LUNEAR – From Above

Lunear 2024

From Above

Enjoying their vantage point, Gallic collective observe existential planes of pure wonder.

It must be easy to create cerebral music within progressive rock idiom – but it’s often nigh on impossible to compose, along the way, beautiful melodies and defy the genre’s ambitious scope. Embracing both aspects of the art, this French trio may not try and stand on the high ground, yet “From Above” should elevate their oeuvre to a totally different level than 2018’s “Many Miles Away” or “Curve.Axis.Symmetry.” from 2020 seemed to suggest. The key to the ensemble’s fourth, and most impressive, album is their third one, as 2022’s “Gostraks” found the keyboard player Paul J. No, guitarist and bassist JP Benadjer and drummer Sébastien Bournier cover tracks by, next to less unexpected performers, Lana Del Rey and Britney Spears, and such a pop angle informed their fresh cuts.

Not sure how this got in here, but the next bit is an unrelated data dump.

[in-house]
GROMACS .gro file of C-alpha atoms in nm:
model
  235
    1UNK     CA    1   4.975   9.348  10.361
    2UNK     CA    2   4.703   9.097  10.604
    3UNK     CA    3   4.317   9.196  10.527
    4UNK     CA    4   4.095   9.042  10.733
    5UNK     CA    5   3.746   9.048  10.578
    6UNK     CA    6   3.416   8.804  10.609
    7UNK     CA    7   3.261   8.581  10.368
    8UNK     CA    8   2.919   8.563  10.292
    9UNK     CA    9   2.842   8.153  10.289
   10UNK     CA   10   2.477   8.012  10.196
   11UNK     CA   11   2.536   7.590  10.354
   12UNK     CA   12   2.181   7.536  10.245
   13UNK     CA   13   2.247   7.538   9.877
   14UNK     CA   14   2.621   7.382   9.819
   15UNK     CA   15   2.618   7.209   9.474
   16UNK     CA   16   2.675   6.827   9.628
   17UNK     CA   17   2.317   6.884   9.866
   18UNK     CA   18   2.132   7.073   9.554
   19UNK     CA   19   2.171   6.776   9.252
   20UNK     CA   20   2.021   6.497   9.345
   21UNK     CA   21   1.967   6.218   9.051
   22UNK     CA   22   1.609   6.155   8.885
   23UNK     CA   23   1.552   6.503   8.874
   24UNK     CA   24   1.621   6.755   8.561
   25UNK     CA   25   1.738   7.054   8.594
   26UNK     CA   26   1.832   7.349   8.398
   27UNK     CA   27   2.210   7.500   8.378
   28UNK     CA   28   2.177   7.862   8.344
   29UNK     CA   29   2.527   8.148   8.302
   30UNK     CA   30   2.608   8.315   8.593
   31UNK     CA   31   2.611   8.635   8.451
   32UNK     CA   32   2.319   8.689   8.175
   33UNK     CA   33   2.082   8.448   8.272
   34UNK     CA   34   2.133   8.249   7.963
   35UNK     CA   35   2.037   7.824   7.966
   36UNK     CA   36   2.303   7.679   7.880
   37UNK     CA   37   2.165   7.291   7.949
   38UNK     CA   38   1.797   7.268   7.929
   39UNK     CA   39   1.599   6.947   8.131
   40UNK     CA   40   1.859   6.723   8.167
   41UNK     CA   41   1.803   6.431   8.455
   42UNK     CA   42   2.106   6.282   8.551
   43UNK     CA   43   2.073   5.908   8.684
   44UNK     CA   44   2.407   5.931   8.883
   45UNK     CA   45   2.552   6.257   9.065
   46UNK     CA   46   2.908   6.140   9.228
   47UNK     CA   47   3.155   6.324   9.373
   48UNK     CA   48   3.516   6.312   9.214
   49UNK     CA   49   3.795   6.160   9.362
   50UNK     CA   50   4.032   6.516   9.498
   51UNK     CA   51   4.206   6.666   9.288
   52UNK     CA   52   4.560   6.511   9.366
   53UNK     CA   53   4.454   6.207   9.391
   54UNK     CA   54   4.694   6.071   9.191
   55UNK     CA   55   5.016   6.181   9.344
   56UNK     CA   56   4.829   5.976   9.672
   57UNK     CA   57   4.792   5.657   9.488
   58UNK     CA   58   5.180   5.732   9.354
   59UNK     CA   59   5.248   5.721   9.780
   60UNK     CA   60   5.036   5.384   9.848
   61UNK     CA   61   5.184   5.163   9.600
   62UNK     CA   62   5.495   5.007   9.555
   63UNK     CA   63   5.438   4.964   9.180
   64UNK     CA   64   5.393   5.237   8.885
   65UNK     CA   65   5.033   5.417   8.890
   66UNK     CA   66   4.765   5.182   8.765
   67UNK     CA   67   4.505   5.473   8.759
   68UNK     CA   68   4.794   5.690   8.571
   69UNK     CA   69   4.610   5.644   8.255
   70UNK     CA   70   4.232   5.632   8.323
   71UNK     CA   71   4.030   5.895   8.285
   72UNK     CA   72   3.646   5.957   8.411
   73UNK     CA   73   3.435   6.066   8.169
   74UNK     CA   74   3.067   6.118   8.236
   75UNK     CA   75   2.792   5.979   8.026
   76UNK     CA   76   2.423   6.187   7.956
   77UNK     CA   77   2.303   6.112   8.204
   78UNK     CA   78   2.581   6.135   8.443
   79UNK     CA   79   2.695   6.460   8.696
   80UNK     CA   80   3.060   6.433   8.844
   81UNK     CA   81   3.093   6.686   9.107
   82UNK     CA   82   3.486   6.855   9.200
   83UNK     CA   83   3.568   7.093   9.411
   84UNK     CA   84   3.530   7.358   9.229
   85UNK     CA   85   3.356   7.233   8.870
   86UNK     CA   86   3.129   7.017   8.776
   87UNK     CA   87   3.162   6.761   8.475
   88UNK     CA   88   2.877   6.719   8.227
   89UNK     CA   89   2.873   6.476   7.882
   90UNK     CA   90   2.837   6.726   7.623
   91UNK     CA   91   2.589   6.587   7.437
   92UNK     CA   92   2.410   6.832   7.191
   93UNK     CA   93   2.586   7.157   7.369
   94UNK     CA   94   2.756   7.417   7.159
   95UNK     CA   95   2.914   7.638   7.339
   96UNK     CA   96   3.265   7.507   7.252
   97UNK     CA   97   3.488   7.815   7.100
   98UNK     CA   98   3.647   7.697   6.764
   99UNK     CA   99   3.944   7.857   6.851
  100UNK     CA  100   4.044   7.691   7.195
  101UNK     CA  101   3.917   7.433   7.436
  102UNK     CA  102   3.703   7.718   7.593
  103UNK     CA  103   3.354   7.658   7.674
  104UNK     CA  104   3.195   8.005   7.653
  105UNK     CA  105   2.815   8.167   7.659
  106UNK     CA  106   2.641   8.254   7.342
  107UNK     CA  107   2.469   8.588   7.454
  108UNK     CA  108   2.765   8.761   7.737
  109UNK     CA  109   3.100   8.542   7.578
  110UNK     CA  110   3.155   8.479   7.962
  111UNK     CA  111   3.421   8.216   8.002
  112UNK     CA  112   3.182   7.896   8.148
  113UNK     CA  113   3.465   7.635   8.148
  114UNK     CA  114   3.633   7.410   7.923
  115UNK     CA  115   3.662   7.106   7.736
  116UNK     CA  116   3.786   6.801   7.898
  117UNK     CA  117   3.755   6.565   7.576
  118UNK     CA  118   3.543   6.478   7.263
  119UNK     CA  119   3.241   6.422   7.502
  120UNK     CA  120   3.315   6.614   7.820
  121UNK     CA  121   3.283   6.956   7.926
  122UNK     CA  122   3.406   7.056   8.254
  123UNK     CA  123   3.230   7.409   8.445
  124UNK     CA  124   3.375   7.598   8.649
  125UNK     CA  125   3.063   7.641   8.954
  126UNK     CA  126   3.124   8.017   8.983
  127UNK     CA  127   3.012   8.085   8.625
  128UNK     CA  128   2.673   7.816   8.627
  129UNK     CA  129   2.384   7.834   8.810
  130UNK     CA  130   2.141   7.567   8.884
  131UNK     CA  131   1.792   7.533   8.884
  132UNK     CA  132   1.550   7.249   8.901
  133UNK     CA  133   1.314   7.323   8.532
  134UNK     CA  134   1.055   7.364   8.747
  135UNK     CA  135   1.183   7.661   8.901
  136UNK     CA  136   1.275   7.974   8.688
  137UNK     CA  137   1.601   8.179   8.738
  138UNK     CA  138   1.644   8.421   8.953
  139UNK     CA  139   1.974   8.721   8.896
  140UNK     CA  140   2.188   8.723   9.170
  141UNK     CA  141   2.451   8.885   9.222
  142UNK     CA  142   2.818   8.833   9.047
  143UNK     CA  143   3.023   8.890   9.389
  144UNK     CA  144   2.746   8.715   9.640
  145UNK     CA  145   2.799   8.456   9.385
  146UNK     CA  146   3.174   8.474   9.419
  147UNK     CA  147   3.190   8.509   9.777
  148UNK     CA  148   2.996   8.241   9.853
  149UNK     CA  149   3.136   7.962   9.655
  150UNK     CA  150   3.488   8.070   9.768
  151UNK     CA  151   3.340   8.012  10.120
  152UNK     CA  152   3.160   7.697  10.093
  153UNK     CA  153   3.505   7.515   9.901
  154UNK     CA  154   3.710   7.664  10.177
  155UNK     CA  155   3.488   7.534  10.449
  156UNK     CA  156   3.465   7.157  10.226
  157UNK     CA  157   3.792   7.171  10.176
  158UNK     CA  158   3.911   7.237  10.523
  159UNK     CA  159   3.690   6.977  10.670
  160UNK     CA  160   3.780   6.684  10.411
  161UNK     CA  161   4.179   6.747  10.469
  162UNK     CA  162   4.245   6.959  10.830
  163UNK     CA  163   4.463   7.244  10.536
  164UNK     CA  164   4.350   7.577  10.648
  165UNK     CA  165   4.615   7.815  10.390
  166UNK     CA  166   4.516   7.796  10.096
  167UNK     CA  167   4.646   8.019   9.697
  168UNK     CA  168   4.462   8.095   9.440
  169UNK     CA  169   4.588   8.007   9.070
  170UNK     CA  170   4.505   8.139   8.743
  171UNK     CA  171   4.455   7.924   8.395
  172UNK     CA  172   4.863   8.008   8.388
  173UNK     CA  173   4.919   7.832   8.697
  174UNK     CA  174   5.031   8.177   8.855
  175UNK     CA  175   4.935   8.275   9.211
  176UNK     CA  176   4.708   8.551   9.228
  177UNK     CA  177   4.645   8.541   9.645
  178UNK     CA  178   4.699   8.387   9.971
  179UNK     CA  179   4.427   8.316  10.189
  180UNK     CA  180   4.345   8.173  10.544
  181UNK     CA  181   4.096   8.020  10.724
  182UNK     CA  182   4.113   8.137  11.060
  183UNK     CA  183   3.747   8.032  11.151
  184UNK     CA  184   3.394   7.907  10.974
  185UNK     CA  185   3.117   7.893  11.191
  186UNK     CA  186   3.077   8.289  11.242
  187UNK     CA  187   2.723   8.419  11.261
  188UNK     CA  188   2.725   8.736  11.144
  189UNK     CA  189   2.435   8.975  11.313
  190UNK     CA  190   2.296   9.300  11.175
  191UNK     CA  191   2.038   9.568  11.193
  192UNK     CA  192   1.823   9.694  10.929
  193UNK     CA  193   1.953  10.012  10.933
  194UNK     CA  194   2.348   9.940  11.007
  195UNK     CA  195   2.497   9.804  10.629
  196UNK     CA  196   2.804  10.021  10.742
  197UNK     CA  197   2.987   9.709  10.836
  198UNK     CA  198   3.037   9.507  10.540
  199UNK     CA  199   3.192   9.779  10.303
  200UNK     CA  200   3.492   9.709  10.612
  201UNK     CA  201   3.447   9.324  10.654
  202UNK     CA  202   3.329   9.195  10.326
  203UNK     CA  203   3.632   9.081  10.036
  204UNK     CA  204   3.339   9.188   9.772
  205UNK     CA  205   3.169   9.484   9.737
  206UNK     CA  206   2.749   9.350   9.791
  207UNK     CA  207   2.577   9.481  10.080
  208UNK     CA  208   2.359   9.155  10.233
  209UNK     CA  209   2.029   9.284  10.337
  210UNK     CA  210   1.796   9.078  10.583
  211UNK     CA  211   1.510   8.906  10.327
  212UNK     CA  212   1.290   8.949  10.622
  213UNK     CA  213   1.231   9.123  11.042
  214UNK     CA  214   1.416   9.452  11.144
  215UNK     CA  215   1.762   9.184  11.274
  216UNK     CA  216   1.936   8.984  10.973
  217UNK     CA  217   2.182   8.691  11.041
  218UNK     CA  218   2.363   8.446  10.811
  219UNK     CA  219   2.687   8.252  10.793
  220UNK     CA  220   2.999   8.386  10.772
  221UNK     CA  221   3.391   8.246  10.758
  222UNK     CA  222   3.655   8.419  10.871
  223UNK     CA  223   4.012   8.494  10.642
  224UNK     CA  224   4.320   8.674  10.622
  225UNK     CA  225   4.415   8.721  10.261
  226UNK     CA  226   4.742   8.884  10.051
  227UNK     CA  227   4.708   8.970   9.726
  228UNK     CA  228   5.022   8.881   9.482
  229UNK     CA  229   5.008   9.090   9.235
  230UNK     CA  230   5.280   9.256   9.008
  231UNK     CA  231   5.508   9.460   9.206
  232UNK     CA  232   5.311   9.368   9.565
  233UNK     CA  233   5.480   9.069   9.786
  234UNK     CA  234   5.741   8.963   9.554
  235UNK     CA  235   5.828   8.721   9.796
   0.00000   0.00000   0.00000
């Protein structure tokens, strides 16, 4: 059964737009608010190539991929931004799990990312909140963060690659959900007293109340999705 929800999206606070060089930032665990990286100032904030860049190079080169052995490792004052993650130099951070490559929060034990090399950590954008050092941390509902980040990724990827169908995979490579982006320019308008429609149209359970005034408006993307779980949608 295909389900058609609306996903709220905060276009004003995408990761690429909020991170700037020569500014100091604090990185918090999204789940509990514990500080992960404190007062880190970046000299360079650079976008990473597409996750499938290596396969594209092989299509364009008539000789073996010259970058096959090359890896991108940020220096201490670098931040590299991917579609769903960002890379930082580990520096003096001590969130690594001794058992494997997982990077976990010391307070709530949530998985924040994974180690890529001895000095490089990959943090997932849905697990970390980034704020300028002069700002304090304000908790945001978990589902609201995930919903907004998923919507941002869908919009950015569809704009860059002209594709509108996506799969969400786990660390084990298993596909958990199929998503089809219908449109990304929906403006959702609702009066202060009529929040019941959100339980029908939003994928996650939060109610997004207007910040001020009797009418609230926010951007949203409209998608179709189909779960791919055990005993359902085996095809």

That’s what’s propelling the album’s gambit “In Their Eyes” – a five-part, 25-minute-long, multicolored and many-layered epic – from miracle to miracle without burdening the listener, or musicians themselves, with notions of style, as it’s turns of tunes that dictate the flow of raptures on offer. They start with the belligerent march of “As Far As Eye Can See” which will be fleshed out with instrumental twang and vocal harmonies to morph first into the gorgeous piano-rippled waves of “Prisoner Of War” and then into the exquisite reverie of “1001 Nights And Probably More” and yet into a groove-driven vibrancy of “A Horse For A Kingdom” before landing on the cinematic triumph of “Schrödinger’s Run” – and placing a breathtaking six-string tribute to Steve Hackett in the eye of this storm. As a result, the techno undercurrent and chorale passages of the organ-bolstered “Cathedral” fail to surprise – although not to amaze – with a majestic uplift of the band’s soft singing and scintillating, imagery-filled motifs, while “So Let’s Go” distills the preceding sonic stream to an acoustic serenade to natural wonders.

Picking up from there, the folk-informed mini-symphony “The Tears Of Nostalgia” builds momentum in the crossfire of simple strum and orchestral weave only to resolve it in heavy riffs and earth-shattering rumble and bring forth a dynamically spirited, if gradually quietening to a whistle, finale. Un chef d’oeuvre of an album.


July 6, 2024

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